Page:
Some displaced people in Burkina Faso have expressed fear of sexual abuse and exploitation will be further ignored and marginalised after the national government banned journalists from visiting and reporting on situation in displacement camps.
Aid workers say the ban, effective from around last October, was stems from reports in local media and by aid groups about rape and survival sex in the camps, which officials believed reflected poorly on the country.
Hélène Marie Laurence Ilboudo Marchal, the minister of humanitarian action in Burkina Faso, defended the decision by her government, claiming it was done to protect the dignity of displaced people.
“We don’t need the media to come and film all of this, as if it were a zoo,” she said. The New Humanitarian was able to speak to women outside of the camps, in Kaya town.
Several local officials in Kaya – none of whom was willing to be named – blamed sexual abuse and exploitation issues on the women themselves. One said women were requesting sex because their husbands had been killed in the conflict, or because they live alone in Kaya while their partners work in mining sites outside of town.
“If women are [alone] during one month or six months or one year… they will want this sexual pleasure and sometimes they are the ones that provoke,” said the official, whose comments were similar to those made by two others in the local government.
Asked about its responsibility to respond to the abuse claims or to try to prevent similar situations, Antoine Renard, WFP’s country director in Burkina Faso, said the organisation wasn’t responsible for the registration process and was “not a protection agency” – one that deals with rights-related issues.
But Nidhi Kapur, an independent gender specialist who works on preventing sexual exploitation and abuse in emergency contexts, said the UN should be responsible for the “full value chain” of food distributions, regardless of whether it is directly involved in each stage.
“They have a responsibility to be aware of the environment they are going into and adequately address the potential risks and harms associated with their proposed intervention,” Kapur said. “Whenever there is a large humanitarian response and you inject huge amounts of resources into a resource-poor environment, it is going to create conditions in which sexual exploitation and abuse are rife.”
WFP’s publicly available policy on sexual abuse and exploitation states that claims of abuse by partner organisations – which experts on the issue said should include the government managing the lists – must be reported through internal ethics and compliance systems.
The organisation also has a protection policy that describes its responsibility “to do all it can to support the protection of people in humanitarian emergencies, especially – but not only – women, children and marginalised and disenfranchised groups”.
While reports of sexual abuse by local officials and community leaders may not be the legal responsibility of a foreign aid agency, new guidelines from USAID – the largest donor to WFP – insist that it be informed of any suspected cases of sexual exploitation and abuse involving its resources. WFP didn’t respond when asked if it had informed its donors. USAID didn’t confirm if it had been made aware of the specific allegations.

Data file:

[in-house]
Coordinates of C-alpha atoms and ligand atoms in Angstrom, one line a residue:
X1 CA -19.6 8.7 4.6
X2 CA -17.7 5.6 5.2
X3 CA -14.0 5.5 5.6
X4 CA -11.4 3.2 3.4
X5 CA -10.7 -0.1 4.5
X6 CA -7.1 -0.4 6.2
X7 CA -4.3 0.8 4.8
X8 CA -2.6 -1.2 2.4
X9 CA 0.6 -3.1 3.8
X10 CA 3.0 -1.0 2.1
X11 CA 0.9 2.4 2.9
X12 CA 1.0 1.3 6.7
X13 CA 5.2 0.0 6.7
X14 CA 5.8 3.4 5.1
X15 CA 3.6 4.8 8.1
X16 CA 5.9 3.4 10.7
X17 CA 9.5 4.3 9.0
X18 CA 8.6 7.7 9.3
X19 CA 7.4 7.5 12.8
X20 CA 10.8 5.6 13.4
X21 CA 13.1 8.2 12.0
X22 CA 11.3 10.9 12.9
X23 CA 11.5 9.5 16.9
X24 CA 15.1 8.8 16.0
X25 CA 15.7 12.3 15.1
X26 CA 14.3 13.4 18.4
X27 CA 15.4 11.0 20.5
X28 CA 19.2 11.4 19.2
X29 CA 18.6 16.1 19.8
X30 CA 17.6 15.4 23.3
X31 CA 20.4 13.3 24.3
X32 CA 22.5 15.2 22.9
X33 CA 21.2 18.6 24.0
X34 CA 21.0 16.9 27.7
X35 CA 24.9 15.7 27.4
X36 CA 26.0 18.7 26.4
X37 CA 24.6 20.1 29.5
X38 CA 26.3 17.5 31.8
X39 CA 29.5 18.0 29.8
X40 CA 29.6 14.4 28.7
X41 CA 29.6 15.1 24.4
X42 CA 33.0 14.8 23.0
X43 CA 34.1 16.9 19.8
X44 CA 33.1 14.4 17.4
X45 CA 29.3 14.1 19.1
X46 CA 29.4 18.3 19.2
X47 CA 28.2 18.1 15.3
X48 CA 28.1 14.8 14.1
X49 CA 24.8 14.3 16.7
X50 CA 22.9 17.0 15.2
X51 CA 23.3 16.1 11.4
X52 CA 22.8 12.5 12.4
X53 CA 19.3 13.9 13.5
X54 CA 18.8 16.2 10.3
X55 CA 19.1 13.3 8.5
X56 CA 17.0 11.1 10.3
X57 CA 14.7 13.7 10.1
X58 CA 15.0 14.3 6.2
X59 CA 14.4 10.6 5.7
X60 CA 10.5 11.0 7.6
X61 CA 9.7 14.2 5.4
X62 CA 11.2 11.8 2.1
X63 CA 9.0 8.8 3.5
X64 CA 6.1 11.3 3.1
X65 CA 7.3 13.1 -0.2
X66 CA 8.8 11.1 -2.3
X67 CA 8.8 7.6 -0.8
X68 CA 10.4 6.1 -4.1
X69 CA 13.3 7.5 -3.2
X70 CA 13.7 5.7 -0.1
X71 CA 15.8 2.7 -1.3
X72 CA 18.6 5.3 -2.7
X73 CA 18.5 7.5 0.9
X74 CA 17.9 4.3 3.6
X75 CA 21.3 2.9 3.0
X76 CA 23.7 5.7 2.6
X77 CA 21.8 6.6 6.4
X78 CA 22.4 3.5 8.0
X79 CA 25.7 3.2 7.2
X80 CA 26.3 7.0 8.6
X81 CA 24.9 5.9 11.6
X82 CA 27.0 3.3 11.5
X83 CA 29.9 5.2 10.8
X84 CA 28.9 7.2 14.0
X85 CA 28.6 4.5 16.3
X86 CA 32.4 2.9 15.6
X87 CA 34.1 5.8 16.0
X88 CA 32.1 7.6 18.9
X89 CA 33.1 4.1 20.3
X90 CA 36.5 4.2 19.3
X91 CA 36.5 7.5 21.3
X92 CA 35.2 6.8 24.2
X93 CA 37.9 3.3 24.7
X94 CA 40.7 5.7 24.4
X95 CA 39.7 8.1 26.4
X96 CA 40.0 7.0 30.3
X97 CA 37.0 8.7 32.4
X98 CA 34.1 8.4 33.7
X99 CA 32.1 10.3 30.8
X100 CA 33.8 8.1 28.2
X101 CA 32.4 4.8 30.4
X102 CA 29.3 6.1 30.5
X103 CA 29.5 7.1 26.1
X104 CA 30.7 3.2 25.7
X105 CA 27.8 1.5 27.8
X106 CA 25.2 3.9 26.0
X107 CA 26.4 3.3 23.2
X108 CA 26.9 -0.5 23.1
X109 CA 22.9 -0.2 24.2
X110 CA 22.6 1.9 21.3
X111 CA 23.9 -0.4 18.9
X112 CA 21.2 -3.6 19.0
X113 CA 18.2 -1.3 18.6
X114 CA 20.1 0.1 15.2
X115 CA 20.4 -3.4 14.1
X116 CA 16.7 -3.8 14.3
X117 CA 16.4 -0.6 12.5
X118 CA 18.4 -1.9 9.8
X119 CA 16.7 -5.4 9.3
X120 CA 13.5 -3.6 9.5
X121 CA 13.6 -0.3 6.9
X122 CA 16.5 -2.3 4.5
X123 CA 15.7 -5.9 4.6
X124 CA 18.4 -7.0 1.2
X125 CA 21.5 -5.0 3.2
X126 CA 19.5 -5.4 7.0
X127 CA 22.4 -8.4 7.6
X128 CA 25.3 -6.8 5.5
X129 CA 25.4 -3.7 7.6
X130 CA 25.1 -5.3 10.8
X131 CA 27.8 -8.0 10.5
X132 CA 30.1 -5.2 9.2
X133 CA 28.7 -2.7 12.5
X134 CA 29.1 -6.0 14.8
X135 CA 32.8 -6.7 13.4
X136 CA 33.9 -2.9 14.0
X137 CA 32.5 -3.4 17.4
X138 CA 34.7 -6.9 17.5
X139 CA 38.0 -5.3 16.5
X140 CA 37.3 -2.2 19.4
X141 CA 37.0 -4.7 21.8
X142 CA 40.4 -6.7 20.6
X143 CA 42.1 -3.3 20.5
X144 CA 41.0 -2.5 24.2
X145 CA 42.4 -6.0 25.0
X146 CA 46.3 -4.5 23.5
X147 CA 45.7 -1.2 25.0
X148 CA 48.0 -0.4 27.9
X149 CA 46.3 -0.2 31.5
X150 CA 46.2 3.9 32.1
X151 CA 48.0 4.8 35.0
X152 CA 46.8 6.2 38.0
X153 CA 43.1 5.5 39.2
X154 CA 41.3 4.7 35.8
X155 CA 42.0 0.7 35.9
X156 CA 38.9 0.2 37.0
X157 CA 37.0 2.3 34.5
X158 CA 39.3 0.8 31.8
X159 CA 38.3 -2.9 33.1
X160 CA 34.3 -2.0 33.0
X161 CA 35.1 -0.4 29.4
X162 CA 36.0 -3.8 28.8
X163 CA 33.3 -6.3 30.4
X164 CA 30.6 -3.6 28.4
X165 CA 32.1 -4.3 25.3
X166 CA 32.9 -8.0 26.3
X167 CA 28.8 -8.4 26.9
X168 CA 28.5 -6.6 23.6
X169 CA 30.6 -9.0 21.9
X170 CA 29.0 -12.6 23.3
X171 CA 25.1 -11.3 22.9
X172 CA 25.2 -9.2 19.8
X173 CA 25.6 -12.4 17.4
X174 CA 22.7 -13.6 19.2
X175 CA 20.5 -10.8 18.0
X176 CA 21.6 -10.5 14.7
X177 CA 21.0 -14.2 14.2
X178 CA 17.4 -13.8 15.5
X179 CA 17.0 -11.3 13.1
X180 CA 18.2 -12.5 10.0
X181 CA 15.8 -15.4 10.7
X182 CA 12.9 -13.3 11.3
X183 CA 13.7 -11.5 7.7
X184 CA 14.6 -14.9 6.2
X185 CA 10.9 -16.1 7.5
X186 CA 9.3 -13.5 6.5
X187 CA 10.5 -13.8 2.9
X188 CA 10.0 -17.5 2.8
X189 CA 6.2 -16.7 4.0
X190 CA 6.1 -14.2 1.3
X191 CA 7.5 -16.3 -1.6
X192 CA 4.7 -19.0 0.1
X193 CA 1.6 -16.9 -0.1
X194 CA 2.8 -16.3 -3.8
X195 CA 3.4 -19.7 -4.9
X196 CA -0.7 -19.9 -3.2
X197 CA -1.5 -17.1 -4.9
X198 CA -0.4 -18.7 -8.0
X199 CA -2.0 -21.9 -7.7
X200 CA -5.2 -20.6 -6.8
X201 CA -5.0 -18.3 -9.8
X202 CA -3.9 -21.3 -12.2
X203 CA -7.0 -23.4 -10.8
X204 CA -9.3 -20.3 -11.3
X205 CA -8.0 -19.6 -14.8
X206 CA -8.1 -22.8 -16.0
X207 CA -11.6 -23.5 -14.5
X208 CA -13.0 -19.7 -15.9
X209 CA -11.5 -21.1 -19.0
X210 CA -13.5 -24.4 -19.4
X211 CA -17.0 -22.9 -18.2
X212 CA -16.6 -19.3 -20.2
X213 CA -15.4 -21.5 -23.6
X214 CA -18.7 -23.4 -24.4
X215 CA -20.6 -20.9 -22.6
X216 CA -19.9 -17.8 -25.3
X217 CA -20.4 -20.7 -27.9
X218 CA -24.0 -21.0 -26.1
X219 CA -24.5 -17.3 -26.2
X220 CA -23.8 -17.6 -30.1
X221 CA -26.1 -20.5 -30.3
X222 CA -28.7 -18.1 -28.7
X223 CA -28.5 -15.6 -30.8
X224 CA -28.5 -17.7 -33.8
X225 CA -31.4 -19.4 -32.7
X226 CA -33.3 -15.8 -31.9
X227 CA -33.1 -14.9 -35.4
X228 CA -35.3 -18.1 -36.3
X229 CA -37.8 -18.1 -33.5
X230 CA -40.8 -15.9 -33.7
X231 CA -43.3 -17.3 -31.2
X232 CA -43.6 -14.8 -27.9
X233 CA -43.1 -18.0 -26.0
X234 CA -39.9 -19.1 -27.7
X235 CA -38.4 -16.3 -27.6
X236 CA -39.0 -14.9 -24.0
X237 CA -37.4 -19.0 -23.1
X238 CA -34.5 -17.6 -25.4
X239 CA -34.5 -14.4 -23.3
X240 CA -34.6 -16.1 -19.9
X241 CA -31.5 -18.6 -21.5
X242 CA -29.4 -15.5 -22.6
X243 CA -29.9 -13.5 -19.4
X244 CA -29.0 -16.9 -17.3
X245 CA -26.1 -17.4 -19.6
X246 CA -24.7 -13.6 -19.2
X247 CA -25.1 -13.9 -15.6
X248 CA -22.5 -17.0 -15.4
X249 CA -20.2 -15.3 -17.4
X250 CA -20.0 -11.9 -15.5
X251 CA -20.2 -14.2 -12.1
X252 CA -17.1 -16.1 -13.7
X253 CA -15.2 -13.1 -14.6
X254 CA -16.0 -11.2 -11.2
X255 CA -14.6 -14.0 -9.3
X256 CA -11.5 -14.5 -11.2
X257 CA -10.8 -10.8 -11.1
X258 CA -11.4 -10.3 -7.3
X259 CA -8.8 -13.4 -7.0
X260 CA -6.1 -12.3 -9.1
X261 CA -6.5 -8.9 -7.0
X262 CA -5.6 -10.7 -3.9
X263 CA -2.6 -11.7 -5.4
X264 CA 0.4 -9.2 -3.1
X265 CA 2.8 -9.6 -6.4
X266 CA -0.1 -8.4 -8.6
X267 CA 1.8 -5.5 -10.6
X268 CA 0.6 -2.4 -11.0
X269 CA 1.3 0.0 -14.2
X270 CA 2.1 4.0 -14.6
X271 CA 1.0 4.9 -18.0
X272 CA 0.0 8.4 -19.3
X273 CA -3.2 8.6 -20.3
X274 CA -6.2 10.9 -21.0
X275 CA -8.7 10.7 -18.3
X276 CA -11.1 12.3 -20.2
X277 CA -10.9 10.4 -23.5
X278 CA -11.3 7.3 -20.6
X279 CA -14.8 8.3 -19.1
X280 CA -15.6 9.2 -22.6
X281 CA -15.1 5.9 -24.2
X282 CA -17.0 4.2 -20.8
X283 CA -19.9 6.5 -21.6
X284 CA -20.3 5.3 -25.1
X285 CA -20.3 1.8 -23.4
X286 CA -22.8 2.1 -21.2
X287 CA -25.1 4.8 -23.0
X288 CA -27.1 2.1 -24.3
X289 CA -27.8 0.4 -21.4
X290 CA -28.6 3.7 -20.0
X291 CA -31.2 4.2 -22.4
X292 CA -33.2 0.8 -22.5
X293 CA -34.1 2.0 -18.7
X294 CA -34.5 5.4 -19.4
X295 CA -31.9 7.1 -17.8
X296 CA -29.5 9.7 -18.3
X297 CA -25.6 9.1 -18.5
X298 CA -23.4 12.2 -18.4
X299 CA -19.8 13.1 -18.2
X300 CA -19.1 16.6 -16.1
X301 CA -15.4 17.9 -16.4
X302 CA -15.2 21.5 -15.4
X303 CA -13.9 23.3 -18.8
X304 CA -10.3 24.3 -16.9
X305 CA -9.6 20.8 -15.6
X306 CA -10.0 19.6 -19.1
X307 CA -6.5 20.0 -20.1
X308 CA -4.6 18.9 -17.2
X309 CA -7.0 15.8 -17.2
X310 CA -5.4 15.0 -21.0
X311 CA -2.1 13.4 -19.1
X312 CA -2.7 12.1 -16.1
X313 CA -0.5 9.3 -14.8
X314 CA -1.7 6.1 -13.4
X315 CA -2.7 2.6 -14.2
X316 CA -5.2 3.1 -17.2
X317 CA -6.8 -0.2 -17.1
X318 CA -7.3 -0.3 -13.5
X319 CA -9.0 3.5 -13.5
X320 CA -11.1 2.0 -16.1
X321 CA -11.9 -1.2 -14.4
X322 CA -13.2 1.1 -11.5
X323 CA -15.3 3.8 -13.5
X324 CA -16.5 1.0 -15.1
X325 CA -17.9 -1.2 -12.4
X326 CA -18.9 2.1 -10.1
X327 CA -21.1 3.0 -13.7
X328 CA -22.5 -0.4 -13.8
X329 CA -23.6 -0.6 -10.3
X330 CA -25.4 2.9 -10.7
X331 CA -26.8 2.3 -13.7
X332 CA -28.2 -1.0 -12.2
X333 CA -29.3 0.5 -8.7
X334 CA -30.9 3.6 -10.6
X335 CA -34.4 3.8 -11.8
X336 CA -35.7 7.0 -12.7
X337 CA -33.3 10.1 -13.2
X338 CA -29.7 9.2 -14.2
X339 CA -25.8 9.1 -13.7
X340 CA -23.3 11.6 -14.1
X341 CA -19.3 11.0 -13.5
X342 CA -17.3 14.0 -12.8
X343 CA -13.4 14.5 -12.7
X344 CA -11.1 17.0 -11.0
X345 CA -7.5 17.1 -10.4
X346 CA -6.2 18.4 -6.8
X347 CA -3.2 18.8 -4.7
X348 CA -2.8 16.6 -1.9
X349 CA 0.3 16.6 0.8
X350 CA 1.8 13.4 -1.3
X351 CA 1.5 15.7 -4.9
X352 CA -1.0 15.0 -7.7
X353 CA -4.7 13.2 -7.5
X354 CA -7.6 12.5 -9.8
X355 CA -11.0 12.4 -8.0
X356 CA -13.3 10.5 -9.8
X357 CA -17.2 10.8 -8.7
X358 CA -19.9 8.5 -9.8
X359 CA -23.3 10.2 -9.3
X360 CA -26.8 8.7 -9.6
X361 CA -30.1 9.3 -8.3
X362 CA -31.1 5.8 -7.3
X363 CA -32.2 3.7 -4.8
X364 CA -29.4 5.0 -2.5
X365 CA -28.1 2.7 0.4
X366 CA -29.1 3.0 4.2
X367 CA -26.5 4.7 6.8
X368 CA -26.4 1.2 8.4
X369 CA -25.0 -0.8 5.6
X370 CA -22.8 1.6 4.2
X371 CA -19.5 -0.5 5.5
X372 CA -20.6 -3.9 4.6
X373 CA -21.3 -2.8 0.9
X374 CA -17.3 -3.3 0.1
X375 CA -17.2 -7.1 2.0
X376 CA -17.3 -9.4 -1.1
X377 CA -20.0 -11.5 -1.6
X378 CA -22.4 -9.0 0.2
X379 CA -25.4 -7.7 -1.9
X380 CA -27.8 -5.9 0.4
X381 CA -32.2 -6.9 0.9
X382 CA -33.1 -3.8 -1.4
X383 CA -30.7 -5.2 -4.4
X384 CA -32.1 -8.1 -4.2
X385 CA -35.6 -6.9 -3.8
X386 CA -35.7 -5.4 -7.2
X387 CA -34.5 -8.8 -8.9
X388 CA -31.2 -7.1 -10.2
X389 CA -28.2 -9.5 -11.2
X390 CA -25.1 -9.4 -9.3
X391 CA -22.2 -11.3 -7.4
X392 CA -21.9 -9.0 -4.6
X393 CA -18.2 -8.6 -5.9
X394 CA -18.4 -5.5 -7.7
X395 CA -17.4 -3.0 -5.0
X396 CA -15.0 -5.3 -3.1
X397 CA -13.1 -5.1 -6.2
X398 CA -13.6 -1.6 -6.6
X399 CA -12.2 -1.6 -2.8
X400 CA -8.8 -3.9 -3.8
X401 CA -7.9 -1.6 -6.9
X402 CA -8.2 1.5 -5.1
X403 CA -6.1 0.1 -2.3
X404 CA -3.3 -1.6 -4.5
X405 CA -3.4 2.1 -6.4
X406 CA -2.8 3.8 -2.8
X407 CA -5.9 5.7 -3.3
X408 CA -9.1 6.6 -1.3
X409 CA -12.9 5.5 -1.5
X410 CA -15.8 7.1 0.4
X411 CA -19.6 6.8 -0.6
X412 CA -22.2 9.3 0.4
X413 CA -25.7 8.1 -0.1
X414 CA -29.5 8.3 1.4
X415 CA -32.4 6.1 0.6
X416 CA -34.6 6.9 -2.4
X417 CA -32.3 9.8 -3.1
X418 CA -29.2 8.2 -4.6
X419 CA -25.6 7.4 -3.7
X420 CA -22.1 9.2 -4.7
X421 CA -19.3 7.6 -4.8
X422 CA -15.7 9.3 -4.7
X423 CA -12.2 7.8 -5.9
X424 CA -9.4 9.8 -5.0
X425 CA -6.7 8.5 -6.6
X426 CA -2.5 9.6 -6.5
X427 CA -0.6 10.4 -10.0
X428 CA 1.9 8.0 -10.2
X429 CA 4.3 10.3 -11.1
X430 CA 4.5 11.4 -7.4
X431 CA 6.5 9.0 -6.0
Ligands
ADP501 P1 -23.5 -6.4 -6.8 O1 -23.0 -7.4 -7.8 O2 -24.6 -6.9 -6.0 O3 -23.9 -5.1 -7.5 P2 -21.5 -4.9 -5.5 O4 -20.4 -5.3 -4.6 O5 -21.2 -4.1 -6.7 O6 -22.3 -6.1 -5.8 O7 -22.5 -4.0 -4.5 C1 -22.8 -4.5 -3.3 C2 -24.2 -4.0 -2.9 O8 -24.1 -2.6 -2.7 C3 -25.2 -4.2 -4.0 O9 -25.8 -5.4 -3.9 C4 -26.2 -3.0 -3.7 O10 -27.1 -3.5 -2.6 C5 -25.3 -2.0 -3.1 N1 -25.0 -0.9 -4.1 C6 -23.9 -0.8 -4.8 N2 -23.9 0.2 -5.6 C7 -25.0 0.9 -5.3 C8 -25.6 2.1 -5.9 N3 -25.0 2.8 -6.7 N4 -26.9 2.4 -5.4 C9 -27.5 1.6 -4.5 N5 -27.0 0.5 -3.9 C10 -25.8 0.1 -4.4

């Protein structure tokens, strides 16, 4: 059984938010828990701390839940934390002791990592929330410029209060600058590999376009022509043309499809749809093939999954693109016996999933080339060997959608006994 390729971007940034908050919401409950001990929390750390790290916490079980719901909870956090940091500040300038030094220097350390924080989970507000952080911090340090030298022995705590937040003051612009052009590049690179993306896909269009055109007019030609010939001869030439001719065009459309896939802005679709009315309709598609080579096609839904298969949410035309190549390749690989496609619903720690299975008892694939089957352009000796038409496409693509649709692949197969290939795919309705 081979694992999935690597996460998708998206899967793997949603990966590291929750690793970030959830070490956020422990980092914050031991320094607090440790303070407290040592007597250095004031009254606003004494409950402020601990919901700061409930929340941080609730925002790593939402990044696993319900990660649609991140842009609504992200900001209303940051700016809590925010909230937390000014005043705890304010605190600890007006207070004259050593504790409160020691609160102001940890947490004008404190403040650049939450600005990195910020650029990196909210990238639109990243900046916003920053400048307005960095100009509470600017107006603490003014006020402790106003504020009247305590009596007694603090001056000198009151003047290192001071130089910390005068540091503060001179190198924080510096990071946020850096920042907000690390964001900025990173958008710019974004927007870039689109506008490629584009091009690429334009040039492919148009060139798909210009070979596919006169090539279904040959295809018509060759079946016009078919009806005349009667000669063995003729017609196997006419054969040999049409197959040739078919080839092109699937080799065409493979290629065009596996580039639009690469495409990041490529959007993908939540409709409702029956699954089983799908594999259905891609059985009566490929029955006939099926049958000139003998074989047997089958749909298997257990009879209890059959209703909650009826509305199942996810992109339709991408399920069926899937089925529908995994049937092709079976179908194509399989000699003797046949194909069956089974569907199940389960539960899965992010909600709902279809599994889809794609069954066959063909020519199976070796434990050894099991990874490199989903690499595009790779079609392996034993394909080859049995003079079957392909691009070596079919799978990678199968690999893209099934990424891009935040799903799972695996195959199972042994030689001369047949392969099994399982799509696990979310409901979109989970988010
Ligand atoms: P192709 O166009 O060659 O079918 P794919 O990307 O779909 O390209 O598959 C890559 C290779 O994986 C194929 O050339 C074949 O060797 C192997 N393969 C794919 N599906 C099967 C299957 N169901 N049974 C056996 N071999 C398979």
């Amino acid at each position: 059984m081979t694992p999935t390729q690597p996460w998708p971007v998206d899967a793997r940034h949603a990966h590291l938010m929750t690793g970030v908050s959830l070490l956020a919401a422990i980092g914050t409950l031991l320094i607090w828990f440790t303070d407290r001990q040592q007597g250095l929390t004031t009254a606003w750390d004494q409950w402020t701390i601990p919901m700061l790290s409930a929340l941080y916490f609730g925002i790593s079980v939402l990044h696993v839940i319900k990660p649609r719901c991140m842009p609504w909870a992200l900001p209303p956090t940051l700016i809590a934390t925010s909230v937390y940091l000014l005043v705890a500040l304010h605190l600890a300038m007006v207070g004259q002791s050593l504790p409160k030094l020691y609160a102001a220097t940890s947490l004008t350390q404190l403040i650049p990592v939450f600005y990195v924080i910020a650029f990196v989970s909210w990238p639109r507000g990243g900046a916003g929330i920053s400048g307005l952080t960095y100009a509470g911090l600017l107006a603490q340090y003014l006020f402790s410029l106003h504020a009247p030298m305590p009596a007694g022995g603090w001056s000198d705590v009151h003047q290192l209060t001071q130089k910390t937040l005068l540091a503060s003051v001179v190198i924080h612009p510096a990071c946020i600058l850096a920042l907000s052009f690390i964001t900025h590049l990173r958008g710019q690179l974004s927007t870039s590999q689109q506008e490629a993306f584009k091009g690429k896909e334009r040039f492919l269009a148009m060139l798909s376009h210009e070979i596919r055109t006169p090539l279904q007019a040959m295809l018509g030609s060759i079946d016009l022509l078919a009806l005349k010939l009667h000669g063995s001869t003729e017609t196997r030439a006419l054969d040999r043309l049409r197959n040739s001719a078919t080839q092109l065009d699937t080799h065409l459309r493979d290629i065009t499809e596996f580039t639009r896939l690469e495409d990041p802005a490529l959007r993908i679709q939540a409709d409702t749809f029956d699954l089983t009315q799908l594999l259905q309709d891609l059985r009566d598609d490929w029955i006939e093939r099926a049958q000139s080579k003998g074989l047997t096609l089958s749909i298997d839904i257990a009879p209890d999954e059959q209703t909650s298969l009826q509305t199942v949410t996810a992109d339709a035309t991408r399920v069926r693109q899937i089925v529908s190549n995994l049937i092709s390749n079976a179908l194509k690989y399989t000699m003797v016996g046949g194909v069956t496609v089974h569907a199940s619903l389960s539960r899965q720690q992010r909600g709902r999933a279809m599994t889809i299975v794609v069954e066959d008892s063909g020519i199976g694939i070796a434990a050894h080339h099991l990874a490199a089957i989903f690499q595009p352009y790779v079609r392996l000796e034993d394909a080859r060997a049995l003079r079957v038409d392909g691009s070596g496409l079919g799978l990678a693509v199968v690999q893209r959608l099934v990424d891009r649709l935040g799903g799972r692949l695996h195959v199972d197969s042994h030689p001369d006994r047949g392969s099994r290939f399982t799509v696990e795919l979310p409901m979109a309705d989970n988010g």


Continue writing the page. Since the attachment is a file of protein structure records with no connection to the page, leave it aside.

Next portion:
Renard said WFP has repeatedly conveyed messages to its various partners – including the government – that it has a zero-tolerance policy for sexual abuse and exploitation.
The agency and several other aid groups said they had also increased measures to counter sexual abuse and exploitation in recent months – from arranging training sessions for aid workers on what constitutes sexual misconduct, to installing feedback boxes in displacement camps in Kaya and beyond.
But agencies have been slow to set up other systems. While large humanitarian missions often have inter-agency networks aimed at preventing sexual abuse and exploitation, such a system is not fully operational in Burkina Faso, said Makhetha, the top UN official. She said a network would be implemented by September – five years after the crisis began, and three years after it started escalating rapidly.
Asmita Naik, an international human rights consultant and co-author of a 2002 landmark report on sexual exploitation by aid workers in West Africa, described the time taken to set up the network as “incredibly slow”.
“The UN has been writing about the value of inter-agency complaints mechanisms and networks for over a decade,” she said. “The only way we’ll see progress is if donors make cooperation with joint mechanisms a condition of funding.”
Marchal said the government, meanwhile, has set up a national hotline – with support from UN agencies – that enables women to report different types of sexual and gender-based violence, not necessarily related to the distribution of aid.
Some of the women who spoke to The New Humanitarian were aware of the hotline number and said individuals – whose identity they were unsure of – had approached them in camps with information on how to use it. Others did not know the number.
Experts on addressing sexual exploitation in humanitarian operations say aid groups need to rethink their approach to reporting mechanisms, which are rarely used by complainants.
“Humanitarian groups should work with local communities to create awareness about sexual exploitation and abuse, [and] work with them to create complaint mechanisms that fit their local contexts,” said Agnes Odhiambo, a women’s rights researcher at Human Rights Watch.
Even with better systems in place, Burkinabé women said they fear abuse and exploitation will continue so long as the wider conflict does.
“We hope this crisis will end so that we can return to our homes,” said a woman in Kaya who gave only her first name, Maiga. “We think people are taking advantage of us because of our situation.”
- The New Humanitarian